4. It takes a lot of guts to speak out. Our silence is not tacit consent, nor should it be construed as an indication that we are unaffected by the abuse. It’s tremendously difficult to rise from the insignificance we feel to declare the truth about our circumstances. It’s embarrassing. It’s humiliating. It’s scary as hell. Yet, when the time comes, it’s a matter of life and death – and we’ve never felt more empowered.

5. It’s really pretty simple…just don’t abuse. This statement from Lena’s article echoed through my mind: “The human contract that says we will not hurt one another physically and emotionally.” Though it should be apparent, you can’t legislate – or otherwise enforce – that one party will not bully, abuse and overpower another – and that’s just sad.

6. Just listen with an open heart when a victim discloses. It’s bad enough that people are abused – then the pain is unknowingly compounded when they talk about it. As unbelievable as it seems, it’s almost a reflex action for people to jump to the defense of the perpetrator! (No, couldn’t be so. Are you sure? I can’t believe he/she is capable!…) To add insult to injury, it’s usually the victim whose motives and reactions are questioned and doubted – not those of the perpetrator. Even though the victim is the one baring her or his soul – our most private demons – our pain is so often minimized by the abuser and by others who become aware of it.

7. Just get me outta here! I was plenty damaged by my abuser – both physically and emotionally. Sadly, like Kesha, there is no recourse. I didn’t want an apology. I didn’t want recompense. I didn’t even want him to publicly admit his mistreatment. I wanted distance in every sense of the word; freedom from him and from the way associating with him made me feel. Once I broke the ties, I was free and able to begin healing. I could learn for myself that I was an intelligent, intuitive and beautiful person; that I could be happy and fulfilled without him; that love doesn’t judge, control or hurt.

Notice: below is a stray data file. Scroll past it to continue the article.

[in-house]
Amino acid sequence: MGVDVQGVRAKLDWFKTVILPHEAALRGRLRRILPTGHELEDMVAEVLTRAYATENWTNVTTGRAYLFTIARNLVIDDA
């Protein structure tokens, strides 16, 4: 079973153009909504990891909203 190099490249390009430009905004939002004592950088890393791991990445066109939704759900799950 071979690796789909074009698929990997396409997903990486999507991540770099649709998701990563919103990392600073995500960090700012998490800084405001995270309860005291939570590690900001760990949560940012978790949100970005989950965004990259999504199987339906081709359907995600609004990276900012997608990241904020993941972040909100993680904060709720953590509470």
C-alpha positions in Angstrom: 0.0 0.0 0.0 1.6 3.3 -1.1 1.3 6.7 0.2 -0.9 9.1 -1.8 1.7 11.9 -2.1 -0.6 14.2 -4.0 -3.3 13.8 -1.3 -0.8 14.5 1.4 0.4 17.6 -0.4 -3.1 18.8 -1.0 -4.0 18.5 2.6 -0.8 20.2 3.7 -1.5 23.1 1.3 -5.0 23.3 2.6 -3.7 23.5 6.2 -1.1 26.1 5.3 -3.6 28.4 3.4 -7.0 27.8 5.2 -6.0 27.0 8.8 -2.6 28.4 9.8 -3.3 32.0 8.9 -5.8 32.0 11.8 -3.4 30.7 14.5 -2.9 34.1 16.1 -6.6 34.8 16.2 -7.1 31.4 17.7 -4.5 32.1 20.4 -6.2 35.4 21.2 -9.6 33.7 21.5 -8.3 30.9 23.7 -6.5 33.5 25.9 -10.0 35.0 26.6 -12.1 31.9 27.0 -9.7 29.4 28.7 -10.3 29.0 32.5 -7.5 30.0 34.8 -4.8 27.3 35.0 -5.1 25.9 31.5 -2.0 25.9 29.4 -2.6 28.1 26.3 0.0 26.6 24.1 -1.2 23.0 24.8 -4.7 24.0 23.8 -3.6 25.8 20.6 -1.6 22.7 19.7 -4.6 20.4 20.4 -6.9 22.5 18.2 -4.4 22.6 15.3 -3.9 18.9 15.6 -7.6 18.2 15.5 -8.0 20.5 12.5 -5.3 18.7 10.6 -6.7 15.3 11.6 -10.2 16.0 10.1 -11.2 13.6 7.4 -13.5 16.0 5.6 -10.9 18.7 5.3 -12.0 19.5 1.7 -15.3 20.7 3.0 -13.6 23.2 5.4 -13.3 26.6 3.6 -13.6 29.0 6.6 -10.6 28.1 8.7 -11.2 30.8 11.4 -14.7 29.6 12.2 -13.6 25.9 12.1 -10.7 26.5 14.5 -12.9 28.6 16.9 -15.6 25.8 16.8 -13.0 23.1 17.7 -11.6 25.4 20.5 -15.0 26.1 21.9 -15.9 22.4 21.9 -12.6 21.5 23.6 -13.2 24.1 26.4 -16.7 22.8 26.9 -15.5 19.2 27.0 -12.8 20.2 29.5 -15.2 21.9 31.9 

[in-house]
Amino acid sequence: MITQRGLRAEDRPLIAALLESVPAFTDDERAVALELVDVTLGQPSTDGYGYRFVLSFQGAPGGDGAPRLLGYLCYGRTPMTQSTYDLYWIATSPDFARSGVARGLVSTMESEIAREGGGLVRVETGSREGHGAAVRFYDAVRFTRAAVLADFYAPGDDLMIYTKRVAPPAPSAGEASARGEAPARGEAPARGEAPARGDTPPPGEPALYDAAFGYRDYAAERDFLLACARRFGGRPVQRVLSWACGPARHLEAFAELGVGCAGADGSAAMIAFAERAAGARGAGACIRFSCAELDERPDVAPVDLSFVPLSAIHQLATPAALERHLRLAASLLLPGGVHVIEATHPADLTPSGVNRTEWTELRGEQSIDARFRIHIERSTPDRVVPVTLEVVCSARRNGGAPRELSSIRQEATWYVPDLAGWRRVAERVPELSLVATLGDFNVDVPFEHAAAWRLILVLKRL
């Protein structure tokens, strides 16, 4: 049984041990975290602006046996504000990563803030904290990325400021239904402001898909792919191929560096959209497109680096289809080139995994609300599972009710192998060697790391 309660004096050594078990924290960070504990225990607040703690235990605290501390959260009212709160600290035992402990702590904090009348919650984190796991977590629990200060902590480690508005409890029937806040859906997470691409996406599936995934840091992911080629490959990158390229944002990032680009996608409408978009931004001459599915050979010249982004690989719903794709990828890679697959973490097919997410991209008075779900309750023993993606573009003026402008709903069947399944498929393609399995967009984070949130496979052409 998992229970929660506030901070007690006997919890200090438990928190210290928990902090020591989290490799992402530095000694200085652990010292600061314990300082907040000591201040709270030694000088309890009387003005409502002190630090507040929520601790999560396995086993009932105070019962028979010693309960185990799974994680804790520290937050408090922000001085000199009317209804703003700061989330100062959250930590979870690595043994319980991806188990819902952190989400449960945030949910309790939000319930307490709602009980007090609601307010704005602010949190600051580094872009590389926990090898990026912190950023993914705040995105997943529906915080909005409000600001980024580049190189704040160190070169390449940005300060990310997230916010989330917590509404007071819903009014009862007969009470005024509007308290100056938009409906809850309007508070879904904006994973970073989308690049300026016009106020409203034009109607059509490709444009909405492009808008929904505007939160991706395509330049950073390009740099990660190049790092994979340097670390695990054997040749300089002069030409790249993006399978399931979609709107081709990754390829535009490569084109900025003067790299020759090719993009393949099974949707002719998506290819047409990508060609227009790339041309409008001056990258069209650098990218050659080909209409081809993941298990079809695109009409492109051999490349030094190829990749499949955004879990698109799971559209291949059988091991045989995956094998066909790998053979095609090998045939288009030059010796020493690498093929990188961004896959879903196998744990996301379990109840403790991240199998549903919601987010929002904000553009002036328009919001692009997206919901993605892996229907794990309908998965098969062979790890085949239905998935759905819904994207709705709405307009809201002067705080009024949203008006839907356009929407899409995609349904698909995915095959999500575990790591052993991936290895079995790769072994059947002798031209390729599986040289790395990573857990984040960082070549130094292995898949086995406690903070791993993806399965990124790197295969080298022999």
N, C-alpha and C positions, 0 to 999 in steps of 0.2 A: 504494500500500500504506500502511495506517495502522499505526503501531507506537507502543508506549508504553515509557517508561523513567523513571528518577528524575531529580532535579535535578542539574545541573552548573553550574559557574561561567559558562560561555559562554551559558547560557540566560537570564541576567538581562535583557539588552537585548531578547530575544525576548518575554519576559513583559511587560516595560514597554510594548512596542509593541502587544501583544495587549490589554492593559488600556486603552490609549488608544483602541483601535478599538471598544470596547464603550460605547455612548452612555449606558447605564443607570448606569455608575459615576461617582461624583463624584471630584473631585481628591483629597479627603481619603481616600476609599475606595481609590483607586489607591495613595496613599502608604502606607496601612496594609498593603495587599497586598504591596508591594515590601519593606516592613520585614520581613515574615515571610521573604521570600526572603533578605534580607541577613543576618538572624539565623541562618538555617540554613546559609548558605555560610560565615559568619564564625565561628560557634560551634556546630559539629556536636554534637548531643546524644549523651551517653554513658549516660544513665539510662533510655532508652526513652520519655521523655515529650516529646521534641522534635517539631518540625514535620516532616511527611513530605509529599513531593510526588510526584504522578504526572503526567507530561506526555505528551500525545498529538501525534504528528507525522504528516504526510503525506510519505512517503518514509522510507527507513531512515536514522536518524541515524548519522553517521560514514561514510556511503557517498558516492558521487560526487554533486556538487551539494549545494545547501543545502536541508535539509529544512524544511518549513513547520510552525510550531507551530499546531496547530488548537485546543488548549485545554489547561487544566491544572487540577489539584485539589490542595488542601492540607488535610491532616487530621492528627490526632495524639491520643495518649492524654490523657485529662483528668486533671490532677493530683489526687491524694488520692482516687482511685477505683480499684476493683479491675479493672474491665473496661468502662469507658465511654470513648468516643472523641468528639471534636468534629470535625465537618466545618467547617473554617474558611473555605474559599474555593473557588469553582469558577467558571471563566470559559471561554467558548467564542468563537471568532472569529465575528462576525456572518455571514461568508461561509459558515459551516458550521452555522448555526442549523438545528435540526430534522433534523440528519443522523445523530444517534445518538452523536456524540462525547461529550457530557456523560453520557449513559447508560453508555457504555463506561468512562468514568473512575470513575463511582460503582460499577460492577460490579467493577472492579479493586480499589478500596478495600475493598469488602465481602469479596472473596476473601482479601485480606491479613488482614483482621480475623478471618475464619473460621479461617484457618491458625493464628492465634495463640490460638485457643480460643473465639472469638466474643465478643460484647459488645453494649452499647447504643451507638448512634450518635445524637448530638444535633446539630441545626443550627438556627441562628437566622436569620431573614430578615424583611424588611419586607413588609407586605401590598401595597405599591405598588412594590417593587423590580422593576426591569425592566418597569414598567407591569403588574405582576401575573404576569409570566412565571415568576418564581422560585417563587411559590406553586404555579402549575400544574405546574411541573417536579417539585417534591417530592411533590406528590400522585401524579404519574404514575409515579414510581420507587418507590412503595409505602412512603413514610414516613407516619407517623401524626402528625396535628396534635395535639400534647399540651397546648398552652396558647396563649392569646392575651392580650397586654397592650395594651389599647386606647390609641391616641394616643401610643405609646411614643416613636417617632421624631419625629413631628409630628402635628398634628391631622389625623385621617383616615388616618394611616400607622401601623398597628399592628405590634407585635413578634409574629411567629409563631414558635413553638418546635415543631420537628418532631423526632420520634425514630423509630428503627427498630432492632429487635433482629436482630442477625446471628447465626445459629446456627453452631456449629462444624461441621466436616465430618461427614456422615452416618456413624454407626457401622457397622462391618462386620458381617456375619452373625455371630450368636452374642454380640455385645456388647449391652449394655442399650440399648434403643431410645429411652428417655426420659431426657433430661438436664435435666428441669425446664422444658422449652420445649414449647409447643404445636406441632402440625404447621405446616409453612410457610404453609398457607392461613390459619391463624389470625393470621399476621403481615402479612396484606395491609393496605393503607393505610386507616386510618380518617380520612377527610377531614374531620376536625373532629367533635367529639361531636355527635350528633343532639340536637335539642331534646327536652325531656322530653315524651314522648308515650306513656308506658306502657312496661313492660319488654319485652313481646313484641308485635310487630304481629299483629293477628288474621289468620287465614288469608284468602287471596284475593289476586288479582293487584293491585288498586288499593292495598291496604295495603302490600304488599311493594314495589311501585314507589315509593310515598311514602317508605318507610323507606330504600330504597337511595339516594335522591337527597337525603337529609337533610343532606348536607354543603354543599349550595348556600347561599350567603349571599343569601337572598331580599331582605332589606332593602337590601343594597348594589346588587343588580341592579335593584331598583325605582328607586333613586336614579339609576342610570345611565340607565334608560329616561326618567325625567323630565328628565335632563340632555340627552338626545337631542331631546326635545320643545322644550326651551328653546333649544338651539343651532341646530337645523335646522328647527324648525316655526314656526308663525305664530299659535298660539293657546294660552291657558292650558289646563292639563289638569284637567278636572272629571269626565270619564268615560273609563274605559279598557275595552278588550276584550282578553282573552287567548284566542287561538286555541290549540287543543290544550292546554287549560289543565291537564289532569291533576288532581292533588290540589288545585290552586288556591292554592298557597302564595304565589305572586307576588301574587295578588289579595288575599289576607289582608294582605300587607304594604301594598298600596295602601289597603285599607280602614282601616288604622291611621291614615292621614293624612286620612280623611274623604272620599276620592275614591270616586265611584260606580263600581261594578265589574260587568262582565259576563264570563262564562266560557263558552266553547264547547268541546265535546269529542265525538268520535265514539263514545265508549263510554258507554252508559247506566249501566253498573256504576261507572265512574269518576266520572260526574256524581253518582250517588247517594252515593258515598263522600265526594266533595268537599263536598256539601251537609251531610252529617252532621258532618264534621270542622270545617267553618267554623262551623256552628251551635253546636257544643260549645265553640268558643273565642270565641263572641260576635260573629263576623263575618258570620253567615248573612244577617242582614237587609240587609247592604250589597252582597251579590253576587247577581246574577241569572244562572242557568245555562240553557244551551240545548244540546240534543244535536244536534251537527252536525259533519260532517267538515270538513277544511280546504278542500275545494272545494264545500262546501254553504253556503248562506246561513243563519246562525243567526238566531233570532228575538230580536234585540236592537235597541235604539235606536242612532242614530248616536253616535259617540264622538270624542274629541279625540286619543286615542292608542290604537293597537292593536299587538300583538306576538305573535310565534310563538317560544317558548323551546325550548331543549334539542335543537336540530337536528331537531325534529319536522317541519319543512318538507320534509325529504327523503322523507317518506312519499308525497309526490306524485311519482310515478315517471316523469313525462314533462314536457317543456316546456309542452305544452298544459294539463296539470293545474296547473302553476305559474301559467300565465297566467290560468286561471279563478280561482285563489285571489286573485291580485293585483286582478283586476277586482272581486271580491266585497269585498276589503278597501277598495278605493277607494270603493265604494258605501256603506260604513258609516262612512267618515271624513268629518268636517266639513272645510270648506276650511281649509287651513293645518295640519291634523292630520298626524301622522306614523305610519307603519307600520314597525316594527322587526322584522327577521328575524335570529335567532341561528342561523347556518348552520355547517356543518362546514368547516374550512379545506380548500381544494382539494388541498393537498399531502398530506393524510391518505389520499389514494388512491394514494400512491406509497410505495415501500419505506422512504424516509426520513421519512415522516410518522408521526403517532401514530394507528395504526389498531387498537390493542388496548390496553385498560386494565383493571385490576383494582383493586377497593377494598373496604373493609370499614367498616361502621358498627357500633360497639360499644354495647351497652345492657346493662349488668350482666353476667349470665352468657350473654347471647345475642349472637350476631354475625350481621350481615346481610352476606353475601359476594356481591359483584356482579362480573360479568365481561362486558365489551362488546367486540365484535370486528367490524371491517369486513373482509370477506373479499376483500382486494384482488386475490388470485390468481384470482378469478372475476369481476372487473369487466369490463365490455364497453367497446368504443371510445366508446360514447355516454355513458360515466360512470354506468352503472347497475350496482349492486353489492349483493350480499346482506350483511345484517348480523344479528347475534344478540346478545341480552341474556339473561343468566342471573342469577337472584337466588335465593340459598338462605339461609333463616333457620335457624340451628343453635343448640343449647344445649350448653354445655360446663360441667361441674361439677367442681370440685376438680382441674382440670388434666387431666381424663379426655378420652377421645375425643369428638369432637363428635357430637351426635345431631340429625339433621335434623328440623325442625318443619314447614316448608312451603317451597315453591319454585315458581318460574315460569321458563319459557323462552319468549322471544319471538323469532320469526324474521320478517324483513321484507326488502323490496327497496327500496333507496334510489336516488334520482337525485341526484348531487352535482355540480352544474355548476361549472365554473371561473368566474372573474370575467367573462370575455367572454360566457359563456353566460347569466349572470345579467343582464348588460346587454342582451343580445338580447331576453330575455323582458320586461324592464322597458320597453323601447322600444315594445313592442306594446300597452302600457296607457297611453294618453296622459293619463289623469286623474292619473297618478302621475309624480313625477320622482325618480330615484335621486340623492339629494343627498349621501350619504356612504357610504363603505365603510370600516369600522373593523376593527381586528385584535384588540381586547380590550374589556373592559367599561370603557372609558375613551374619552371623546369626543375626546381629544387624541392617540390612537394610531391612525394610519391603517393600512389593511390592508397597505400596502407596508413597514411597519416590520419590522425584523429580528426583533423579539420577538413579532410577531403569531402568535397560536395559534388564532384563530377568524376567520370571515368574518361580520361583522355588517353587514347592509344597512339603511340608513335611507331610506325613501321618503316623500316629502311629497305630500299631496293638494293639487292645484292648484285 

8. How you, yes, you, can help a victim. Advice to those on the outside of an abusive relationship: Turning away in disgust, shame or uneasiness, ignoring or minimizing the signs, condoning, blaming the victim (either for being a victim in the first place, failing to come forward “soon enough” or for being scarred by the experiences)… these are all the wrong responses. Victims have been beaten down, made to feel they don’t matter to anyone and used to serve the needs of another. They need unconditional acceptance, patience and encouragement as they find their way and redefine themselves as someone who is, rather than a victim, a survivor.

I tend not to write – or even think about – my 11 years in an abusive relationship very often any more. For the most part, I’ve incorporated the lessons I learned from it into the rest of me which continues to grow into my authentic self. Once in a while, however, something strikes me as relevant to my experience and it l me feel that I have something to contribute to the conversation. As always, I hope that what I write illuminates and/or inspires – especially when it’s on such an important issue.

To any victim out there looking for a lifeline, a word of encouragement or advice: Know that I will listen with an experienced, empathetic and non-judgemental ear. Reach out to me privately at gina@writeytidy.com.

For support, advice and resources from the world at large and to contact trained professionals in abuse intervention, I strongly suggest going to NoMore.org. Of course if you are in immediate danger, by all means, call 911.

Wishing love, security and peace to all!

Posted in Survivor of abuse, The personal development of Gina | Leave a comment

Why I Write What I Write

This article is very interesting (albeit not very well-written) and confirms that which I already know to be a fact…

It brings up something to which I can strongly relate – the importance of writing in my life.

I’ve always felt that my innate urge to write was an organic means for me to make cognitive sense of my feelings and imagination – as well as fortify and incorporate my memories into my inner life. I have journaled extensively and credit the activity with saving my peace of mind on dozens of occasions. Writing from my heart as I do, whether in a journal or on a blog is so much more than simply putting down words for me – it’s an exercise that is an integral and necessary part of my makeup, keeping me grounded and healthy.

OLYMPUS DIGITAL CAMERA

OLYMPUS DIGITAL CAMERA